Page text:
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Tuesday, October 3, 2023

LFF 2019: Just Mercy Movie Review

Just Mercy, presented by Warner Bros, is a death row drama based on real events.

The film follows young lawyer Bryan Stevenson (Michael B Jordan) and his history-making battle for justice.

After graduating from Harvard, Bryan might have had his pick of lucrative jobs.

Instead, he heads to Alabama to defend those wrongly condemned, with the support of local advocate Eva Ansley (Brie Larson.)

One of his first, and most incendiary, cases is that of Walter McMillian (Jamie Foxx,) who, in 1987, was sentenced to die for the notorious murder of an 18-year-old girl.

This sentence was passed despite a preponderance of evidence proving his innocence and the fact that the only testimony against him came from a criminal with a motive to lie.

In the years that follow, Bryan becomes embroiled in a labyrinth of legal and political manoeuvrings.

Subsequently, he faces overt and unabashed racism as he fights for Walter and others like him, with the odds-and the system-stacked against them.

Given the recent rise in content like When They See Us, this film too acts as a harsh reminder of how Black Americans have suffered to years of ignorance and bigotry.

It is quite ironic that a town which celebrates the creation of To Kill a Mockingbird for addressing racism during the 1930s.

Yet, decades later, the racism still occurs and Alabama, as a state is a silent witness to the bigotry.

Director Destin Daniel Cretton adapts a very smooth, simple and impactful approach in his filmmaking style.

The passing camera shots of white people living in posh house contrasted to blacks living in cramped conditions are sufficient to showcase the disparity between whites and blacks.

Despite it being a prison/death-row drama, it is not darkly morbid.

In fact, sequences where inmates joke with each other and supporting each other, which is quite a different view for a prison film.

At the same time, Cretton makes one cry during poignant sequences especially the execution scenes.

Such montages captivate the viewers’ attention and give goosebumps.

Just Mercy is not restricted to being a death row or crime documentary. It rises above the criminality aspect and focuses more on inequality in an unjust society.

This is another shocking exposé on how bias and xenophobia clouds rationality, causing several legal miscarriages.

As such, the prison itself is a metaphor and it symbolises how the confinement extends to the families of those wrongly accused as Walter’s family members says: “We’re all in death row.”  

‘Criminals’ in this movie are shown to be victims of social injustice.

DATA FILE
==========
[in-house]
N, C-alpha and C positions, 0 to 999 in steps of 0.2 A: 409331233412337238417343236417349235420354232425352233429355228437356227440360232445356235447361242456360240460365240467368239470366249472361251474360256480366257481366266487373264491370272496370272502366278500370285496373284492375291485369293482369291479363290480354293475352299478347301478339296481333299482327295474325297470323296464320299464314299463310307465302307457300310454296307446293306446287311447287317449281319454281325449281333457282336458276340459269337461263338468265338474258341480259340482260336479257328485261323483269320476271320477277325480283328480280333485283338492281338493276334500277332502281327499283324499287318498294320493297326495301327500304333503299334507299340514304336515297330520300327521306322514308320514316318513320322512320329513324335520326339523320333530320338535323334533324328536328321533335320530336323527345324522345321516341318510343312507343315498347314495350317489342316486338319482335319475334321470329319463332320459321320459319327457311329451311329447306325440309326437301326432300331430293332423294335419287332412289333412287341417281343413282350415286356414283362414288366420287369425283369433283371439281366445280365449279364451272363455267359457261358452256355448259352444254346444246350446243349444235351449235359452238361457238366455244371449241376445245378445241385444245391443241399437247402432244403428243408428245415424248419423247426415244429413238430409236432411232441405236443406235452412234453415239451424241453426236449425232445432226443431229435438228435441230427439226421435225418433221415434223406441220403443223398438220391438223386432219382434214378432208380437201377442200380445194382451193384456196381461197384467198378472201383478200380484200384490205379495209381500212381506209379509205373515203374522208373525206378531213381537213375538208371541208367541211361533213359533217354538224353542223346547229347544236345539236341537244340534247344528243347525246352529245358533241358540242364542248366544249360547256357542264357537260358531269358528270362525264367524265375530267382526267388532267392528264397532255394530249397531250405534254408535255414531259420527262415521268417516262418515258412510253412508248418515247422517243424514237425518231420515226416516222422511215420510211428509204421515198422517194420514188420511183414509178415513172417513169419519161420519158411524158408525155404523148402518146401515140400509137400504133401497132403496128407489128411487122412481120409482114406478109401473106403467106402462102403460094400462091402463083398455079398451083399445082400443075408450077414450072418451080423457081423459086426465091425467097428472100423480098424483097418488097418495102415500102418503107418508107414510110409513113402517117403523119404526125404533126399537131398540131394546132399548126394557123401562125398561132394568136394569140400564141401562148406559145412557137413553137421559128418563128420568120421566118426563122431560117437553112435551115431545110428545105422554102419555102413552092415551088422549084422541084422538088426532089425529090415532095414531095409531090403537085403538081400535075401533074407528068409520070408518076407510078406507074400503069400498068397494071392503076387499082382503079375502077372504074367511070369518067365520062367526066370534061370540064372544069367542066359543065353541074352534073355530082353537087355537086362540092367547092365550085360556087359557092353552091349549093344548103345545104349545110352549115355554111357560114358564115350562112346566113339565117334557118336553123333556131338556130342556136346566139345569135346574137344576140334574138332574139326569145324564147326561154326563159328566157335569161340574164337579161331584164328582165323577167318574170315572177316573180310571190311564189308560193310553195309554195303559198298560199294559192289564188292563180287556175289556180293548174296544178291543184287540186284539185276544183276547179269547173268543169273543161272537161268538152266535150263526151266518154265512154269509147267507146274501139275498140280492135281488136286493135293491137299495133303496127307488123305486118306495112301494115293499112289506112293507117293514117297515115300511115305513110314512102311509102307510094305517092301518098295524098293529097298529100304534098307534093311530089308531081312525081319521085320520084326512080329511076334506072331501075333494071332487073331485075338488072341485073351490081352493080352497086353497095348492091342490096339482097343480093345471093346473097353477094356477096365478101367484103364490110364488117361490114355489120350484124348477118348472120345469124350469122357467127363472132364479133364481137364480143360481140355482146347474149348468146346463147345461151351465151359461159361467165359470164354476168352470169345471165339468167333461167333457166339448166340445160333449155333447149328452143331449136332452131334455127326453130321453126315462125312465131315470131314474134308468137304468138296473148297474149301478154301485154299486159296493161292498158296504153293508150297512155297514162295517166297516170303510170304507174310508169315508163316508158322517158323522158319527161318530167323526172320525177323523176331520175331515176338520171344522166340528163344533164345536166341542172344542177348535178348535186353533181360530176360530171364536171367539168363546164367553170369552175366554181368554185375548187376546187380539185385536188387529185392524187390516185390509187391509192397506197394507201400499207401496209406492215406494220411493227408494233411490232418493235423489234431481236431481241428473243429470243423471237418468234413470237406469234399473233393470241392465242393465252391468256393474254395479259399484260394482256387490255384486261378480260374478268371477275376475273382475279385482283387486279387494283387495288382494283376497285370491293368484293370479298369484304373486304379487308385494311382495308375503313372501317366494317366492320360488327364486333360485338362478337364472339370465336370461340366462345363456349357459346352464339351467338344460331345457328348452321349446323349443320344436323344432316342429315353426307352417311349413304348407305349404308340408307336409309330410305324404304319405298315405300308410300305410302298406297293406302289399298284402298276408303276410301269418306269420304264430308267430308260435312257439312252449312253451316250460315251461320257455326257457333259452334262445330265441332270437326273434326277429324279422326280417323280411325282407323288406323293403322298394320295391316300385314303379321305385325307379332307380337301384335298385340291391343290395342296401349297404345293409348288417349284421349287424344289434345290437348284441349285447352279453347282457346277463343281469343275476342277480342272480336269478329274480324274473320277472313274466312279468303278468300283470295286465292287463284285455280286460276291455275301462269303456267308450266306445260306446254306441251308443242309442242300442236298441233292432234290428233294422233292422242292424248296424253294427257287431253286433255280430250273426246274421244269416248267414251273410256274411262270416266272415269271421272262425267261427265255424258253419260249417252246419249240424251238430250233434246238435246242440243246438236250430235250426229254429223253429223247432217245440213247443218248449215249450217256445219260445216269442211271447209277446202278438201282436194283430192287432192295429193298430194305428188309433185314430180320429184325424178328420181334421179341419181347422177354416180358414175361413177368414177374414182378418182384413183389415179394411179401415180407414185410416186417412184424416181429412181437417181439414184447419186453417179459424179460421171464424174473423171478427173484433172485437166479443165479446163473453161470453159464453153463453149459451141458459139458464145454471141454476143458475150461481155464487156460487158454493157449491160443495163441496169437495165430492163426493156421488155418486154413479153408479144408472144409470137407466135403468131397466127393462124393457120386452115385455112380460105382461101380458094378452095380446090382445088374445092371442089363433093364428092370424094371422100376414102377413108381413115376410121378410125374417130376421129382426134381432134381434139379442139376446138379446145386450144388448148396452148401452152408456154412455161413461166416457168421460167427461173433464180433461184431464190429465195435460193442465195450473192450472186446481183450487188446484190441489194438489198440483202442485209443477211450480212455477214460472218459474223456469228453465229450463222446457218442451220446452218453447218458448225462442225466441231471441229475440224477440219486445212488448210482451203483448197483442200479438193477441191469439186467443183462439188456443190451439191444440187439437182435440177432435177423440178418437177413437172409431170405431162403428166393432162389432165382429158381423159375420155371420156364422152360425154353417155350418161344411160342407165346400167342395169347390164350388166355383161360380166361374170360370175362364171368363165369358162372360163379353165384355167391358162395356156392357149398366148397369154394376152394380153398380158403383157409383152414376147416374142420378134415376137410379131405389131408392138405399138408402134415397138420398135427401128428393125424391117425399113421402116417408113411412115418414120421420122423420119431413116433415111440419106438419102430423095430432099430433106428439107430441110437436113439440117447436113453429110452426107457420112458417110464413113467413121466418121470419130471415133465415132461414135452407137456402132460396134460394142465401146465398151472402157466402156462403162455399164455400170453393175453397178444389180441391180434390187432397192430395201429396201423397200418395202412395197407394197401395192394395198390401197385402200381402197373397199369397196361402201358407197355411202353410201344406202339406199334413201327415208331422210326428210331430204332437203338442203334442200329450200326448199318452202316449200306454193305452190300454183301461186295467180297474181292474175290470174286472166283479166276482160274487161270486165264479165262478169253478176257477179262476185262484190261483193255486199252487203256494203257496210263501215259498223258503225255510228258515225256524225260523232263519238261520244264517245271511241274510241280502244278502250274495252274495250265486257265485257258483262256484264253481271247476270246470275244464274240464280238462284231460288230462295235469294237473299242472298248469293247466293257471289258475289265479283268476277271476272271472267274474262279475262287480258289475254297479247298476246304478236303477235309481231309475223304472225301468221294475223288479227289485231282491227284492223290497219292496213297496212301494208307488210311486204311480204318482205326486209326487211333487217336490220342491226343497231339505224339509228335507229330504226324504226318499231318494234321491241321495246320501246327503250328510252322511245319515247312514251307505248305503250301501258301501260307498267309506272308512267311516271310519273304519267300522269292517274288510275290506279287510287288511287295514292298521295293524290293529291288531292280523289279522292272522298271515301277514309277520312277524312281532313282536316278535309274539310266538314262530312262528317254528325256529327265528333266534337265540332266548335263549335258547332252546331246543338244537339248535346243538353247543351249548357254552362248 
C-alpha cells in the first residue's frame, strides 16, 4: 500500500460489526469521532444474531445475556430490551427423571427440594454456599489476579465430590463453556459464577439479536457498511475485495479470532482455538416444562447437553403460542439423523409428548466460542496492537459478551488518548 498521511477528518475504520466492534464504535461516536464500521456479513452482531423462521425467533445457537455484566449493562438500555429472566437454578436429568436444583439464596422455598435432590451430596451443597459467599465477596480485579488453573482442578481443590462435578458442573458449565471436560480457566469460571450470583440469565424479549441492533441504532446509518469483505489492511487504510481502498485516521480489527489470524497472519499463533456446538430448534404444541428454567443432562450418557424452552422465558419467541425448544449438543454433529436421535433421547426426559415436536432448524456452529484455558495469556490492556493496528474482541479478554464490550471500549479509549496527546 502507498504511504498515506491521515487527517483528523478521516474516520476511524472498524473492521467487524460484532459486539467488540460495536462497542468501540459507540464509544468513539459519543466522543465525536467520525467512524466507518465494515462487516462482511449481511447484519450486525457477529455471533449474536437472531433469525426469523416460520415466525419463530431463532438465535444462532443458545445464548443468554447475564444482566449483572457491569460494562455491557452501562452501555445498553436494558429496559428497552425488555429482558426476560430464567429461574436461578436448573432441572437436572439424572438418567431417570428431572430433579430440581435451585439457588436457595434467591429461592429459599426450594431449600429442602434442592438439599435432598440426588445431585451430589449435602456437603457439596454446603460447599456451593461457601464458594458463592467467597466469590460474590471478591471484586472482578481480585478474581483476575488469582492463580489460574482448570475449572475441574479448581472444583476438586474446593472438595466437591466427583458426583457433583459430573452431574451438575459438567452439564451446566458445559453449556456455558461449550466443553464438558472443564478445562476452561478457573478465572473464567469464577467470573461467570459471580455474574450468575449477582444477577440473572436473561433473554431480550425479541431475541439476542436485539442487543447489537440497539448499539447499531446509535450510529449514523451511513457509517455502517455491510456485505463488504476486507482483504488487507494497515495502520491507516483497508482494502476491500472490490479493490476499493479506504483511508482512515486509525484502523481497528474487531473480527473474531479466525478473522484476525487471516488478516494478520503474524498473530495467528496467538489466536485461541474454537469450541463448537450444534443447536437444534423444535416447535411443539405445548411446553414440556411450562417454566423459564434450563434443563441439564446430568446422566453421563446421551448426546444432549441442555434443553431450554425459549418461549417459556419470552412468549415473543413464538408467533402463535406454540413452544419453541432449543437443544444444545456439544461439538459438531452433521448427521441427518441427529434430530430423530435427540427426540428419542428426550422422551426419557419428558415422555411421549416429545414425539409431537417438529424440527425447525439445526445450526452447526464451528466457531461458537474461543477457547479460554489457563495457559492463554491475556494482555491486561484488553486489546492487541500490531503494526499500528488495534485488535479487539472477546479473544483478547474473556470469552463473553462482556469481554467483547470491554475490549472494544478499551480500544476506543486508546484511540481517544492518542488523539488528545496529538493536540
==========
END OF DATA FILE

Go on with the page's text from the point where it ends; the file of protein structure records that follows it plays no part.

With regards to symbolism, the two protagonists represent two ideologies. 

On one hand, Bryan is emblematic of hope and determination. Given that he is the voice of youths and innocence, many others doubt his abilities to free the wrongly accused inmates.

On the other hand, Walter in a way epitomises defeat. His voice of experience and coming to terms with reality overshadows the hope of truth being revealed.

It is interesting to see how two men of the same country and skin colour fight against a flawed/ignorant system.

Jamie Foxx and Michael B Jordan’s performances are the strongest factors about the film.

Jordan is impactful in every scene. He displays the strength and vulnerability of a new attorney with such craft.

His prowess is best displayed during the court scenes and his dialogue delivery is par excellence.

Foxx is an incredible talent and he proves it yet again with a formidable performance.

The highlight of his act is his outburst scene in the prison cell. He encapsulates every nuance of Walter McMillian convincingly.

Scenes featuring both Jamie and Michael in the frame are supremely effective to watch.

Whilst the movie, overall, is an engaging watch, the slow pace with an erratic screenplay decreases the cinematic ability. 

Plus, it could’ve been much shorter. I feel that it unnecessarily takes too long for the main crux to unfold. 

Above all, however, Just Mercy covers a key chapter in American history.

The film conveys a timeless powerful message which exceeds any prison or death-row unit.

Ultimately, Jamie Foxx and Michael B Jordan’s phenomenal performances drive the film to success.

⭐⭐⭐.5 (3.5/5 stars)

Anuj Radia
Journalist and film enthusiast.

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